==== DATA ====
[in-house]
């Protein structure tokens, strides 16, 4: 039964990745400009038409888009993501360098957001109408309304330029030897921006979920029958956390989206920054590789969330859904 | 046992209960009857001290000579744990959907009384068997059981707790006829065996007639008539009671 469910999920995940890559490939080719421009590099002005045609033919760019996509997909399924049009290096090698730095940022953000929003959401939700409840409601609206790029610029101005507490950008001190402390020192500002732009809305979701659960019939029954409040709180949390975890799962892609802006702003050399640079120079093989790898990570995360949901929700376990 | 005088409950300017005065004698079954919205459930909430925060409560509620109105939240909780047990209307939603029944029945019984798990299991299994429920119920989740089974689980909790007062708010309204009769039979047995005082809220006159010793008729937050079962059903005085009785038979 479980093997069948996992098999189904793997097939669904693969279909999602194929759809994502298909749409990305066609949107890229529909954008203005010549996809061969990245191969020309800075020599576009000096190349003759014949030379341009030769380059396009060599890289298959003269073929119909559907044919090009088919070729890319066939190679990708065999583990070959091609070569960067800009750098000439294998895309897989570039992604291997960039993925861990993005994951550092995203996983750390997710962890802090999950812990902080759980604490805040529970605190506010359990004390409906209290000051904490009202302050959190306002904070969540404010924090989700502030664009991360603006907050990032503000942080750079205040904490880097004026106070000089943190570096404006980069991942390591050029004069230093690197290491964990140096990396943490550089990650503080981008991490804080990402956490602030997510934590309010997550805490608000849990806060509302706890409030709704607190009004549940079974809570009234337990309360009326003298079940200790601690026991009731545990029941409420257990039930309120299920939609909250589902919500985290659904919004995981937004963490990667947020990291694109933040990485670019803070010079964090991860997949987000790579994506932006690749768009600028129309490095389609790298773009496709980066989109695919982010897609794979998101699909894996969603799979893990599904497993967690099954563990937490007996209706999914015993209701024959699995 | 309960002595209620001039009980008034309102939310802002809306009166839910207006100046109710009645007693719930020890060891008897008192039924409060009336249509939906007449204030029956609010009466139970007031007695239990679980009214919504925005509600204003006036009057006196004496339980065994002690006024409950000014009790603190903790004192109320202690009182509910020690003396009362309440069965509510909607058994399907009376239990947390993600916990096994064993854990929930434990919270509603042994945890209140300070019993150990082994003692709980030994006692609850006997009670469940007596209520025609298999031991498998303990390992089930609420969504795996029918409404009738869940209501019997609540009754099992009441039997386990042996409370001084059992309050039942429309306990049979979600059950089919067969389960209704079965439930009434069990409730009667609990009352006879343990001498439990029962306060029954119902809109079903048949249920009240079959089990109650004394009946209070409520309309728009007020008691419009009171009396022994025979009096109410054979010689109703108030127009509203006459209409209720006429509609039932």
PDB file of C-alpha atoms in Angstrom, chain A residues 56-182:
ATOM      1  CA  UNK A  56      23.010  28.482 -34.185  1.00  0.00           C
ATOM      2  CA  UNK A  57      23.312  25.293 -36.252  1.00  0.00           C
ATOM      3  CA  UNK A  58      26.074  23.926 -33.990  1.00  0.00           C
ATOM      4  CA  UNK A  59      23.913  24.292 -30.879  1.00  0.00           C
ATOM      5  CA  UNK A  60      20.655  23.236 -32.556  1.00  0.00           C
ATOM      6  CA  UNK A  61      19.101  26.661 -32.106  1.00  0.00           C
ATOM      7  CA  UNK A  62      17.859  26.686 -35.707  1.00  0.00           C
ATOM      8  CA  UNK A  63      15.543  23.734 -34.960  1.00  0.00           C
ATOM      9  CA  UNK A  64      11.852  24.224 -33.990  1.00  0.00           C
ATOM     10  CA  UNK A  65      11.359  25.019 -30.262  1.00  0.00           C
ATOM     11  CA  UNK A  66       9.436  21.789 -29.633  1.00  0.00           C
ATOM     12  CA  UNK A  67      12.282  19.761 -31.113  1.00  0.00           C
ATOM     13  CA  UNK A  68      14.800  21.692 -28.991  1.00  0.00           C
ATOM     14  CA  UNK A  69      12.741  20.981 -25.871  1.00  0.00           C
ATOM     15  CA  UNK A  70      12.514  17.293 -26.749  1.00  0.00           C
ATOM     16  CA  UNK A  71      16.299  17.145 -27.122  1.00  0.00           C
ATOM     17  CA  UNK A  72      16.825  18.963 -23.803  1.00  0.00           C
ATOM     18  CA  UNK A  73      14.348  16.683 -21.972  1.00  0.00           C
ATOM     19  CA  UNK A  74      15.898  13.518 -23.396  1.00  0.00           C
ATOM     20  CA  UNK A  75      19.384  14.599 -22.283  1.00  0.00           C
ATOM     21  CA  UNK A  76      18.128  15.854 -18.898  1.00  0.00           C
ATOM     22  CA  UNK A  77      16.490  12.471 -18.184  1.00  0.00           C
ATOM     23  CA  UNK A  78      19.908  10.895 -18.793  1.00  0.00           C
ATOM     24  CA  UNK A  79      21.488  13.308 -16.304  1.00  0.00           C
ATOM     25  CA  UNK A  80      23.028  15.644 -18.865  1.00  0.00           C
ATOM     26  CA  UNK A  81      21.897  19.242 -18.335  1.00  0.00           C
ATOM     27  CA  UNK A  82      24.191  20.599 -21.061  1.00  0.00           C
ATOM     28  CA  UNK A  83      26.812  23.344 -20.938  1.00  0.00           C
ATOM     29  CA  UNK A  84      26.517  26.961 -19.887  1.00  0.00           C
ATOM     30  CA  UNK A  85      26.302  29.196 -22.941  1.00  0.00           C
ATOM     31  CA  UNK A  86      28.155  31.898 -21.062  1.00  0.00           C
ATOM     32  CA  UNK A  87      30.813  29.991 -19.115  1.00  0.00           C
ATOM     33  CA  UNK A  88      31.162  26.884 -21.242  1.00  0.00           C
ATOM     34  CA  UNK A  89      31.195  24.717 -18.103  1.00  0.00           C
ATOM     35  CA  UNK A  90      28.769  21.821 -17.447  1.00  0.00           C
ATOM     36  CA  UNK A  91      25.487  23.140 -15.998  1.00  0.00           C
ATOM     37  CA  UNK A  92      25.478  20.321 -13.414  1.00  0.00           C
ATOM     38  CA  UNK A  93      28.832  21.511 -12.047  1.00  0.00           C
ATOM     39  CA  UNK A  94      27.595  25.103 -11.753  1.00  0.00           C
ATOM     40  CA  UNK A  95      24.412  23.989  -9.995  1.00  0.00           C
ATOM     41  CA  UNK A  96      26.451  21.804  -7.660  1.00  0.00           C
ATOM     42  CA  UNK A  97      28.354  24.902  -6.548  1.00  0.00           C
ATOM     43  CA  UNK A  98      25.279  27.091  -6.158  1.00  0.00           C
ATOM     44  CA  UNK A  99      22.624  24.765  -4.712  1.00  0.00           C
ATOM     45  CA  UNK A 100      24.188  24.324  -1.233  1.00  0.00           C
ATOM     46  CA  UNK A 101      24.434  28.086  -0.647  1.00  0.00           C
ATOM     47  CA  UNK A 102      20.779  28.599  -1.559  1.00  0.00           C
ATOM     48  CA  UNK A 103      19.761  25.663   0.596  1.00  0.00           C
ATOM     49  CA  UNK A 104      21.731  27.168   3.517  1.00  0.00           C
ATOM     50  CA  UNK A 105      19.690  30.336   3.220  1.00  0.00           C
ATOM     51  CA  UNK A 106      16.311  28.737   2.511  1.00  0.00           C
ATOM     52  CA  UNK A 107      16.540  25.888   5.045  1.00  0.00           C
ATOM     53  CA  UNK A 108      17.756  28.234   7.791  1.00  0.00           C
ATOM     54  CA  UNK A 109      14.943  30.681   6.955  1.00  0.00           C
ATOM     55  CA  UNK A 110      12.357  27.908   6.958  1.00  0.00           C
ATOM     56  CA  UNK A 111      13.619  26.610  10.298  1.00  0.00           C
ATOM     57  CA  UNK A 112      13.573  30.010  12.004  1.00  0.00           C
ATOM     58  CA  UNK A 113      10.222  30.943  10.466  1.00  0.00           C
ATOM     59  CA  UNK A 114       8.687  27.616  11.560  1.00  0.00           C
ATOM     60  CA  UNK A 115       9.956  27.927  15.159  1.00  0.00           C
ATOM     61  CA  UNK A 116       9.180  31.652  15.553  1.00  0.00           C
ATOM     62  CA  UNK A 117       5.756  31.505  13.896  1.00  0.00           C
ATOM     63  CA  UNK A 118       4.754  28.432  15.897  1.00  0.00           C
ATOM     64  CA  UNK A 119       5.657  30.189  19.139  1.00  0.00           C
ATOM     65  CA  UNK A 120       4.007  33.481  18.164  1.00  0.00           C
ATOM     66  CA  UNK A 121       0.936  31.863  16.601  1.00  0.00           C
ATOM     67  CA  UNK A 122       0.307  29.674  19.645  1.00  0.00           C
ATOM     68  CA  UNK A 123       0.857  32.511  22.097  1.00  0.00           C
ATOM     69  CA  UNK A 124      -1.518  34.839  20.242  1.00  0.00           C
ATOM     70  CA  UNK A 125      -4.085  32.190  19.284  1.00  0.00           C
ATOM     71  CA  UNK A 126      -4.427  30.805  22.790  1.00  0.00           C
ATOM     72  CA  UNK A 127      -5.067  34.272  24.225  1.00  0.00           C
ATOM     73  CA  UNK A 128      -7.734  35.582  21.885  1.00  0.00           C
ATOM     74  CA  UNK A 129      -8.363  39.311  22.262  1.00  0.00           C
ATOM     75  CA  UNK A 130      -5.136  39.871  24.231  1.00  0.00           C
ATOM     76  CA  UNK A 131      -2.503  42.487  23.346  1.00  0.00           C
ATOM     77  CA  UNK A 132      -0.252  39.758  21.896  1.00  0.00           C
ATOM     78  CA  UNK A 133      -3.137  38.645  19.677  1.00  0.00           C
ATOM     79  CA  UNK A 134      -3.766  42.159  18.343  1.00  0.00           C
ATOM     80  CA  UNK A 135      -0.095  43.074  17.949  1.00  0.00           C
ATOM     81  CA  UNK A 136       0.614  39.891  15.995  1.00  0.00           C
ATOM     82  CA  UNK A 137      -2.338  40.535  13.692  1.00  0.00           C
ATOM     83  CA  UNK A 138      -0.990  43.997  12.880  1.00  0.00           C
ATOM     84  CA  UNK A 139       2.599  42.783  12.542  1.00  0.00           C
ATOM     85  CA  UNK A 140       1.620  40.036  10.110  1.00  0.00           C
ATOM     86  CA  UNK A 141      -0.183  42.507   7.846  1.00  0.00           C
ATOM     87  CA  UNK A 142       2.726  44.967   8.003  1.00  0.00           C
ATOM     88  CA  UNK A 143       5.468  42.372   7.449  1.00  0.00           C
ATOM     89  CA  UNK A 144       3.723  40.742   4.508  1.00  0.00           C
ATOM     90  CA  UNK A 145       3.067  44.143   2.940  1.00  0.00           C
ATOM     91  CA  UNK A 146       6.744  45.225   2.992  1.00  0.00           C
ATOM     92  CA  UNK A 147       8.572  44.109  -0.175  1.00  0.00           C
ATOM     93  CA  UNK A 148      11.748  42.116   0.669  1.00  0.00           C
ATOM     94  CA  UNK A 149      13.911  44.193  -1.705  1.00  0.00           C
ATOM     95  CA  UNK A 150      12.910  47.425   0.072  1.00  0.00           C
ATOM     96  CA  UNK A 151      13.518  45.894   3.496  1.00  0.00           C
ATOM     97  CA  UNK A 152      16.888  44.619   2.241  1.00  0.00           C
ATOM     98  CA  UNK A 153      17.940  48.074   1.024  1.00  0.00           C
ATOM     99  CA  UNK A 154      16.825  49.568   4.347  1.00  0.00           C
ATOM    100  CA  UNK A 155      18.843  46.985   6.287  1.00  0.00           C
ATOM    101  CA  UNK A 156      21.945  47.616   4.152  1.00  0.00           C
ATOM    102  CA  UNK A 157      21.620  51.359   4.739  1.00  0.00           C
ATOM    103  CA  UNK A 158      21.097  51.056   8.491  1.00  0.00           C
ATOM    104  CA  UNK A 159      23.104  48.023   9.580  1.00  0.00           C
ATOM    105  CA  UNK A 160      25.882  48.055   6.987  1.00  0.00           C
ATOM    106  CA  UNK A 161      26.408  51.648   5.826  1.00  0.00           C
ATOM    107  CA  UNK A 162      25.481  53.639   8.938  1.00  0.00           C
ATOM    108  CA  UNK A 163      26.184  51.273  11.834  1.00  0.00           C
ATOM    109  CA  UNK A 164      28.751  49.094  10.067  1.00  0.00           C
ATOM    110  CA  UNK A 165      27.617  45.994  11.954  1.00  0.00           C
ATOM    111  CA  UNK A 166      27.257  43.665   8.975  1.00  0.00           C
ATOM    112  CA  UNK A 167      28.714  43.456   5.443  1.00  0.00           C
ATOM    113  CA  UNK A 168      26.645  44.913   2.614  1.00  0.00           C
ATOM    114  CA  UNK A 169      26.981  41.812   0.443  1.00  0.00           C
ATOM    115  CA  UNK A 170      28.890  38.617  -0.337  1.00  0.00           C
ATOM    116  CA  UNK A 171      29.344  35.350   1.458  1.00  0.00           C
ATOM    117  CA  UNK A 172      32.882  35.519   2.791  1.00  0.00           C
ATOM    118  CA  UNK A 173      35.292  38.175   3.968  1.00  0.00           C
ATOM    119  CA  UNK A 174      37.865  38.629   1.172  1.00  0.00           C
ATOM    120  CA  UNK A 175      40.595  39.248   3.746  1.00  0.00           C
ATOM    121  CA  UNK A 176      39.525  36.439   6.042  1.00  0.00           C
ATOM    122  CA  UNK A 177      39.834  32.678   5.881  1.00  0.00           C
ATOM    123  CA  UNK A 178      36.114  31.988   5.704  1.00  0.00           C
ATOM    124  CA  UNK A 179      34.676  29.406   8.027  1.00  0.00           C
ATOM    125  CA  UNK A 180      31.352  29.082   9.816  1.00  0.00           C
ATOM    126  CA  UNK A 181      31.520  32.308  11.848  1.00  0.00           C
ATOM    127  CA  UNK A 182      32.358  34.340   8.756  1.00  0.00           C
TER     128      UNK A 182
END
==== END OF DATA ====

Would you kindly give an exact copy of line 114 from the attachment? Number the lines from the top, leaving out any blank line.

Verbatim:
ATOM    111  CA  UNK A 166      27.257  43.665   8.975  1.00  0.00           C